We did have two wonderful in-person events last weekend: an outdoor Easter egg hunt (and games, including Pitch-the-Peeps-at-the-Pastor) and a drive-in parking lot service on Easter Sunday with clergy held ten feet aloft by construction scaffolding. Truly, engaging our kids, teen, and families on Saturday and seeing a host of you sitting in your cars on Sunday was one of the most energizing and uplifting experiences I’ve had in the last year.
May God help us dwell in possibility as we envision and act upon the privilege we’ve been given in this one wild and precious life.
Wishing you courage and newness of life!
The Rev. Hal Chorpenning has been Plymouth's senior minister since 2002. Before that, he was associate conference minister with the Connecticut Conference of the UCC. A grant from the Lilly Endowment enabled him to study Celtic Christianity in the UK and Ireland. Prior to ordained ministry, Hal had a business in corporate communications. Read more about Hal.
Dear Plymouth Family,
It has been some time since I wrote to you with an update on the unfolding dimensions of the pandemic and how they affect us at Plymouth. As you've seen, there is a lot going on with changes afoot in our worship life with prerecorded services on Sundays at 10:00 and the return of our 6:00 p.m. Sunday service, now available by Zoom.
The Pandemic Team met two weeks ago, and as our moderator Bruce Ronda reported in the Overview, their counsel is to go slowly. You may also have noticed that the Larimer Country Health Department has moved its Risk Dial Level to Yellow (Concern) this month, but the data as reported in the New York Times (captured above on 2/27/21) don't seem to support that move unless economic vitality, rather than public health data, is considered. The NY Times data suggest that we are in the red zone with "Very High Risk."
I can tell you that the Pandemic Team is taking hard data into account in our decision-making. As part of our go-slow approach, our building will remain closed, and starting tomorrow, March 1, we are going to open the building occasionally to our youth groups for gatherings of ten or fewer students in the Fellowship Hall only, with masks, social distancing, and open windows. (There are protocol sheets, cleaning supplies, and plenty of hand gel in the Fellowship Hall.) If that step goes smoothly, and if the numbers of new cases in Larimer County declines, our next step will be to open the Fellowship Hall to Plymouth groups of 10 or fewer people, such as our spirituality and fellowship small groups. Boards, Committees, and Ministry Teams will continue to meet via Zoom for the time being. Staff are still working primarily from home, except when we need to be in the building. And you are welcome to come walk the labyrinth and to add prayers to the Lenten prayer tree outside the North Wing doors!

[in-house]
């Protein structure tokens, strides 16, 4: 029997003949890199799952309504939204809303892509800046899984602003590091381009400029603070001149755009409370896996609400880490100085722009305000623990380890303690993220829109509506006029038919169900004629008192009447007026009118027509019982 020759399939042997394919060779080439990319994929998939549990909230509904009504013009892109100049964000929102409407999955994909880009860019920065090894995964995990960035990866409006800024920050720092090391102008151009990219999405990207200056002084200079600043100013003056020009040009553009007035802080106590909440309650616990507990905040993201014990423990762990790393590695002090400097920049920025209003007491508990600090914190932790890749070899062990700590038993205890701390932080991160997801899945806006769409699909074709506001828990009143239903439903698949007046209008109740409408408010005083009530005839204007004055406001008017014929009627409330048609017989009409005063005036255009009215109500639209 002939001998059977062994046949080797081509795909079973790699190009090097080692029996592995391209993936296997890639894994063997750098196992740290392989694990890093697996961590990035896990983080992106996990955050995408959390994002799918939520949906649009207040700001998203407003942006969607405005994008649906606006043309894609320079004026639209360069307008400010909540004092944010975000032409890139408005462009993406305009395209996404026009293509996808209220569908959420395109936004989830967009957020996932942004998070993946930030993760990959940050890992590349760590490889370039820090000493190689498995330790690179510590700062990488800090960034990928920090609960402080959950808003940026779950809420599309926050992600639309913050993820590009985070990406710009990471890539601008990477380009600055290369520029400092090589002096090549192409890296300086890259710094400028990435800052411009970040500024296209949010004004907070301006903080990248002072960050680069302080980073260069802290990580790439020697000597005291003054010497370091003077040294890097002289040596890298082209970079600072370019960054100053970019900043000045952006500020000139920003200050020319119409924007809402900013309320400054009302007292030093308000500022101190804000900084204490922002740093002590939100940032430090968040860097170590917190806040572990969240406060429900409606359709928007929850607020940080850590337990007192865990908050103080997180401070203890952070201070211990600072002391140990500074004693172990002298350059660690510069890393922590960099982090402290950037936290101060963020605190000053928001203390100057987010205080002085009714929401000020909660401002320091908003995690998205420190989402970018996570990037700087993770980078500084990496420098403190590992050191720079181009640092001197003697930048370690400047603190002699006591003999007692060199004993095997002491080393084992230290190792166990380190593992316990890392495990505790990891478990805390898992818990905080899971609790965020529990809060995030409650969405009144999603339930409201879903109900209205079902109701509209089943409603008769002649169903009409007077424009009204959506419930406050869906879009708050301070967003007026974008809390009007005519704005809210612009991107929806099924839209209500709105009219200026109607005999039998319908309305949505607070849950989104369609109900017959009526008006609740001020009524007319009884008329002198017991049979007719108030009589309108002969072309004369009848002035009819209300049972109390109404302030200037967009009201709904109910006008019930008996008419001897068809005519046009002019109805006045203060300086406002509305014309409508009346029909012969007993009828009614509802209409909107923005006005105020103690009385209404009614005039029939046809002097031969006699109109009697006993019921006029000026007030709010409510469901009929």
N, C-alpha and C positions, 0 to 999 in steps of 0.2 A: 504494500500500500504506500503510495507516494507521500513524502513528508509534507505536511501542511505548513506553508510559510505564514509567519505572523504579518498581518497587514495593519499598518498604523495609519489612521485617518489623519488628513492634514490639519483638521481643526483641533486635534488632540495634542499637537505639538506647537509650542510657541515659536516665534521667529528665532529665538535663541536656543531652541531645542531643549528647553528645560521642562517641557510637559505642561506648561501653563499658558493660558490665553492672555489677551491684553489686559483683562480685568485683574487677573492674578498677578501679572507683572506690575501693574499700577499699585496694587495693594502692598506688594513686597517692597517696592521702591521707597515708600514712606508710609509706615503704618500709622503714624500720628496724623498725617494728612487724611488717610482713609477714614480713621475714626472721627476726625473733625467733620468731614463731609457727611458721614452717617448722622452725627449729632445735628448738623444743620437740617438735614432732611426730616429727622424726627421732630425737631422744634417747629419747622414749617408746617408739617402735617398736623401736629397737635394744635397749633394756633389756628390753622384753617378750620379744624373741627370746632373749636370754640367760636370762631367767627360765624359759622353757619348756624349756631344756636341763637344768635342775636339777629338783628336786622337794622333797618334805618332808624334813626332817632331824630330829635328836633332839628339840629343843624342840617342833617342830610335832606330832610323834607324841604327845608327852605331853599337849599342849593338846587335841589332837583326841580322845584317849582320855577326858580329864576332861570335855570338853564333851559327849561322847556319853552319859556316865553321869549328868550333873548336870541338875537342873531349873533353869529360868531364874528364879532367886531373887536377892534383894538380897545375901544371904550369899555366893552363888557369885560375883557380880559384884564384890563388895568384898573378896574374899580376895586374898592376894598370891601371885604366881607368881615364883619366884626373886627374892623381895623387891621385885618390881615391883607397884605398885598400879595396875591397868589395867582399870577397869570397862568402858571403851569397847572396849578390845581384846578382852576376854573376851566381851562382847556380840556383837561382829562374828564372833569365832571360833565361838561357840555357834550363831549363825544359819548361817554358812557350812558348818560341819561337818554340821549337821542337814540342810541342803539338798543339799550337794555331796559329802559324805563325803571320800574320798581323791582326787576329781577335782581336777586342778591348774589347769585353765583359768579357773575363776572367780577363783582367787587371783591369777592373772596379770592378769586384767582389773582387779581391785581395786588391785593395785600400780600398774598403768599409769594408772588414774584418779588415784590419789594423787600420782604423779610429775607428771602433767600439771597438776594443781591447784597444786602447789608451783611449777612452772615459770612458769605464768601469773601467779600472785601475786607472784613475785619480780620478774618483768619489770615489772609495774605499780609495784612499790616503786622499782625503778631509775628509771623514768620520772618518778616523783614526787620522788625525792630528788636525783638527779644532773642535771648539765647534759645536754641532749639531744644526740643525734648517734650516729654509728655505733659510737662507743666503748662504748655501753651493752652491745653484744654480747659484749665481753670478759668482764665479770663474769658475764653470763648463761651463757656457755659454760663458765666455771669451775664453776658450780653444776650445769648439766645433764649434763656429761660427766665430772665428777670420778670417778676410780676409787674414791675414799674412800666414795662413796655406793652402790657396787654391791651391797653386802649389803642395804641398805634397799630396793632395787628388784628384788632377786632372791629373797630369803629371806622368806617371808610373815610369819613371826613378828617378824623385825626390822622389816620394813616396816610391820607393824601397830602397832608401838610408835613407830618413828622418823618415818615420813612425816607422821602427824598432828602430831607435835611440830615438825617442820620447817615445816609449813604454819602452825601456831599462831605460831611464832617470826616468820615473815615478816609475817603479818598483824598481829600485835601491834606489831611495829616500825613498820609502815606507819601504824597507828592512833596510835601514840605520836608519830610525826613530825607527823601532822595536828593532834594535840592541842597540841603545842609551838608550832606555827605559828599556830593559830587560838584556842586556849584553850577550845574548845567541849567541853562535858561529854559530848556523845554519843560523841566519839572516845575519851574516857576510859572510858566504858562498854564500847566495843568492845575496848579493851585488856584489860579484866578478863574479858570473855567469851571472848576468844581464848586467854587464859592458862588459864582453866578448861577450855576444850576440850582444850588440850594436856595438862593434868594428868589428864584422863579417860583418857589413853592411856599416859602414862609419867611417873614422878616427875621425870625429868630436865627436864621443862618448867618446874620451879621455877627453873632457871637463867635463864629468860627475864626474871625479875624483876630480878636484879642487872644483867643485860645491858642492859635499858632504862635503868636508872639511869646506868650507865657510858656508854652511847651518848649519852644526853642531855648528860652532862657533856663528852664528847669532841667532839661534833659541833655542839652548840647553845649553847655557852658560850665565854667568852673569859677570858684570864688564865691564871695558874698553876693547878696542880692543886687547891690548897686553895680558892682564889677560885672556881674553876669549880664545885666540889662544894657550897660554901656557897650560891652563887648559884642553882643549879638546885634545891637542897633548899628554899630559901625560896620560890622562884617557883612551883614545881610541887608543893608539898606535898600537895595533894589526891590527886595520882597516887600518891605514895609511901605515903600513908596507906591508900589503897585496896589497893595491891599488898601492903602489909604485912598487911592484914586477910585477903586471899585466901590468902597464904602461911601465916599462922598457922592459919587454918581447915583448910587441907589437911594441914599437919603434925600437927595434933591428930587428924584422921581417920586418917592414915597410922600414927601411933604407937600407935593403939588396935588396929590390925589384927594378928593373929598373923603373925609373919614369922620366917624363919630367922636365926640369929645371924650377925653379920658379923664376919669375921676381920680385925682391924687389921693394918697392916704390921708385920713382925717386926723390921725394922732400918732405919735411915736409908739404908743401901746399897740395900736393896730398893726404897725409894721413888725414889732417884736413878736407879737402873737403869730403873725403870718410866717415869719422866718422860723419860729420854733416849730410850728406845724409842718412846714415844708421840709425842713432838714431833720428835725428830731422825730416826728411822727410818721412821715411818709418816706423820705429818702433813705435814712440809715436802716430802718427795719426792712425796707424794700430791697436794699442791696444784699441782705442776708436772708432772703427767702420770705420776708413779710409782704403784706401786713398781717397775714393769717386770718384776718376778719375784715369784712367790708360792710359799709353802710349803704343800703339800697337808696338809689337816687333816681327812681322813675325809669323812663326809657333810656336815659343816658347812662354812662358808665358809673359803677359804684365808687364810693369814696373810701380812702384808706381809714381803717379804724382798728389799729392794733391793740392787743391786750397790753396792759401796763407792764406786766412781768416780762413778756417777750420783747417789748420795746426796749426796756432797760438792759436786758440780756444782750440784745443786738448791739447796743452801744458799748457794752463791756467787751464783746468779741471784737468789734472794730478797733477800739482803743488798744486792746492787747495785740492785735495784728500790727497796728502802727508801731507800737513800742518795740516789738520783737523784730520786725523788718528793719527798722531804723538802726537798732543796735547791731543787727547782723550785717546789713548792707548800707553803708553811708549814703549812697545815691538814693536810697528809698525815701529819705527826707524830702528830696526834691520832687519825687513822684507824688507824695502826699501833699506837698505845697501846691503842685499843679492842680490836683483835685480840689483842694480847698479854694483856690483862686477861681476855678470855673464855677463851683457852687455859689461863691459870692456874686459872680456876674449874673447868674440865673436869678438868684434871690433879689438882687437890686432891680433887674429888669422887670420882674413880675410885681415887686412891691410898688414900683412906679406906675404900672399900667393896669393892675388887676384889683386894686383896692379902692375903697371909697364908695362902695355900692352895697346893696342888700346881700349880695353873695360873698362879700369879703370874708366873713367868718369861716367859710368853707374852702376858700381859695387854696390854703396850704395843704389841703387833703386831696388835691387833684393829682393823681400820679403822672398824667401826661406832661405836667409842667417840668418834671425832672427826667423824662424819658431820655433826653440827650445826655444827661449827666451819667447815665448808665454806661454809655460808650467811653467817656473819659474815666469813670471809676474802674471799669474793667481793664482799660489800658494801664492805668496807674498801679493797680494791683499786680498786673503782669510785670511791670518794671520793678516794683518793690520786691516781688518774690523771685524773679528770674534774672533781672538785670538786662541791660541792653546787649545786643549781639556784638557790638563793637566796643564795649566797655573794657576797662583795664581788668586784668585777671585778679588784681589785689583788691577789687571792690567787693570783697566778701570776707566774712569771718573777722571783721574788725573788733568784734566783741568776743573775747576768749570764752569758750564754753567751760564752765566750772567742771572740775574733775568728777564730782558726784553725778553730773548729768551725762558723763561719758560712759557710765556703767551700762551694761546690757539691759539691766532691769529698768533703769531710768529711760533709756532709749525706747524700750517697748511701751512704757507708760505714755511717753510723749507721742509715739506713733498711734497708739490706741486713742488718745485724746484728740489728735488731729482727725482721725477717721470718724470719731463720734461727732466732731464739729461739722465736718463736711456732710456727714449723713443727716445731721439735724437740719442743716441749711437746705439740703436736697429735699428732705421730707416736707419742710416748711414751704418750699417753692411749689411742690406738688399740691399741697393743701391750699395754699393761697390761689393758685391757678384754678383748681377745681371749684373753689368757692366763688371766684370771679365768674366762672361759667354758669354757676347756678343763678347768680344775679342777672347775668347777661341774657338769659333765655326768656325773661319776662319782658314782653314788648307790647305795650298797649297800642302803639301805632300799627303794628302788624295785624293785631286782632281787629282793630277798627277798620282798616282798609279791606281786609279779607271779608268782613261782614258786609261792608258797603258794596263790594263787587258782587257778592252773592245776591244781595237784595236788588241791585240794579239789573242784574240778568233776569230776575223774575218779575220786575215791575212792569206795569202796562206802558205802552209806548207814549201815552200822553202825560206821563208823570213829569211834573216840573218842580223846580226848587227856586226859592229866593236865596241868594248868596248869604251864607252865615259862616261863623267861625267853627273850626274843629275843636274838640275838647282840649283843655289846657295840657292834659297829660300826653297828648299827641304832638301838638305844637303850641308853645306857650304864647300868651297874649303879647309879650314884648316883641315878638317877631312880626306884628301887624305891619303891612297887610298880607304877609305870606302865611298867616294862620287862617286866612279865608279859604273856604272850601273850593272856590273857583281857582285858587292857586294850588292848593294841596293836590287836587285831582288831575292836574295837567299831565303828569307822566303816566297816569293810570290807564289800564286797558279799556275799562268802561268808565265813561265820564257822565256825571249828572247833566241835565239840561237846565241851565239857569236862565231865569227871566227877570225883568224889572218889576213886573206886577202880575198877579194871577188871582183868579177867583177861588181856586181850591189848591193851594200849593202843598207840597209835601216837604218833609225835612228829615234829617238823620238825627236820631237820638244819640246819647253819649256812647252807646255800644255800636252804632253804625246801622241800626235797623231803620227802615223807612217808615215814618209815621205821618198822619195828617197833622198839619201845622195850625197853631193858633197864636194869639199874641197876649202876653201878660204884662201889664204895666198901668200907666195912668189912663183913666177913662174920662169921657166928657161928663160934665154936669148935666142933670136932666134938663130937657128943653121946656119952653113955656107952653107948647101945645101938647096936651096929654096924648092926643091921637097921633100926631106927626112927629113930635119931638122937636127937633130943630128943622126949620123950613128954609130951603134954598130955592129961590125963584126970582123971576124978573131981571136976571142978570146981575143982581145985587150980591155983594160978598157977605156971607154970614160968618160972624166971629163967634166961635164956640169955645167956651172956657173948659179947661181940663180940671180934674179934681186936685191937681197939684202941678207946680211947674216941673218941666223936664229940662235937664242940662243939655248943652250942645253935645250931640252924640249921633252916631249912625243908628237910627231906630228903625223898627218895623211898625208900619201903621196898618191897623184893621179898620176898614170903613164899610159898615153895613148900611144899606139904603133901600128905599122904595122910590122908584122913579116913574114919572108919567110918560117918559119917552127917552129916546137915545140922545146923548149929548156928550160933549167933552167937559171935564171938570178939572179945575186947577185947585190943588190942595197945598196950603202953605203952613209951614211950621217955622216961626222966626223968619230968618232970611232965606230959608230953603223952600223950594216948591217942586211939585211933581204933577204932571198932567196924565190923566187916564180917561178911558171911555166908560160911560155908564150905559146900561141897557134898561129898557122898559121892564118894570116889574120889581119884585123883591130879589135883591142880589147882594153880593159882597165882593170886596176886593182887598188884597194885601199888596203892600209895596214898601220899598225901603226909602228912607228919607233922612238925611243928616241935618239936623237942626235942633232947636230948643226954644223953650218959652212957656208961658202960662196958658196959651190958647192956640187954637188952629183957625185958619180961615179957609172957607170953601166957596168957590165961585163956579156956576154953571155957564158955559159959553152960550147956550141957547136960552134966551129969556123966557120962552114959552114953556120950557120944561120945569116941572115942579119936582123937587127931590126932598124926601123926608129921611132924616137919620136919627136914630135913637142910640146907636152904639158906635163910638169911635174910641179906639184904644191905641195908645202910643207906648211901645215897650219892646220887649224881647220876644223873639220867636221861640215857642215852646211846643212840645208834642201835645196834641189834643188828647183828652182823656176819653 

I know that many of our older members are receiving vaccine, which is great! But there are still many of us who are not yet eligible. And unfortunately, faith leaders' eligibility was reclassified by the state government Friday, so we are now in group 1.B.4, which is no longer the next group in line. (Some staff are getting vaccinated by virtue of their age.) I want to acknowledge that it is difficult not to let our newfound enthusiasm lead us to conclude that we should be back together in person soon. When we do come back, please don't expect things to be the same. Until we're all vaccinated, things like singing, coffee hour, children, young families, young adults are all likely to be missing from our remembered Sunday experiences. I'm not trying to be a downer...just trying to manage expectations.
I ask for your patience and understanding that our first concern is your safety. As always, your clergy are available for online, telephone, and outdoor pastoral counseling. And please do let us know of any emergencies and hospitalizations!
As we continue to exercise patience and good judgment, I give thanks to God for you, and my prayer is for your good health, physically, emotionally, and spiritually. Blessings!